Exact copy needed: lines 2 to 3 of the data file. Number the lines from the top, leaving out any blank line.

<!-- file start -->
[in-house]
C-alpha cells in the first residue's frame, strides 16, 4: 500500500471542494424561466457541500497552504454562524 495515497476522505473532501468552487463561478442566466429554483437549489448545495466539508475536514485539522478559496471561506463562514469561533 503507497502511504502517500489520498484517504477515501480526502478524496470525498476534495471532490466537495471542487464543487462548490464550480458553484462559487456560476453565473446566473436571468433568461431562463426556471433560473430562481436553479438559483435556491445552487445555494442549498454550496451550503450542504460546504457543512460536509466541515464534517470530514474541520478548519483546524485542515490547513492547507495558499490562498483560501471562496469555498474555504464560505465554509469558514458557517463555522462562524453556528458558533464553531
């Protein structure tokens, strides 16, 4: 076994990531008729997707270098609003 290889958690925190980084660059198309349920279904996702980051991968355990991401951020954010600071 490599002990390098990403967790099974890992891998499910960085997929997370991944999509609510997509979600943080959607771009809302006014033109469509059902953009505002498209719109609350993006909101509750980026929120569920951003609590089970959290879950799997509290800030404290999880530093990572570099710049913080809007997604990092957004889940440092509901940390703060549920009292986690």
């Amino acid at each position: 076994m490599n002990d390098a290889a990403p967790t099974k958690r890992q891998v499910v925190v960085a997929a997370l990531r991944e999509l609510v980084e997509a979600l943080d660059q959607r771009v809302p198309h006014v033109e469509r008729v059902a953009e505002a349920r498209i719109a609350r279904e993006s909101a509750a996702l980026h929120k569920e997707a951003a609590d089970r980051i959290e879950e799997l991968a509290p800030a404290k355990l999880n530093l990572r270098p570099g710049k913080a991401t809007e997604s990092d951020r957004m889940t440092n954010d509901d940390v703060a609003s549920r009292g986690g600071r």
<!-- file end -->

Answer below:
C-alpha cells in the first residue's frame, strides 16, 4: 500500500471542494424561466457541500497552504454562524 495515497476522505473532501468552487463561478442566466429554483437549489448545495466539508475536514485539522478559496471561506463562514469561533 503507497502511504502517500489520498484517504477515501480526502478524496470525498476534495471532490466537495471542487464543487462548490464550480458553484462559487456560476453565473446566473436571468433568461431562463426556471433560473430562481436553479438559483435556491445552487445555494442549498454550496451550503450542504460546504457543512460536509466541515464534517470530514474541520478548519483546524485542515490547513492547507495558499490562498483560501471562496469555498474555504464560505465554509469558514458557517463555522462562524453556528458558533464553531
């Protein structure tokens, strides 16, 4: 076994990531008729997707270098609003 290889958690925190980084660059198309349920279904996702980051991968355990991401951020954010600071 490599002990390098990403967790099974890992891998499910960085997929997370991944999509609510997509979600943080959607771009809302006014033109469509059902953009505002498209719109609350993006909101509750980026929120569920951003609590089970959290879950799997509290800030404290999880530093990572570099710049913080809007997604990092957004889940440092509901940390703060549920009292986690």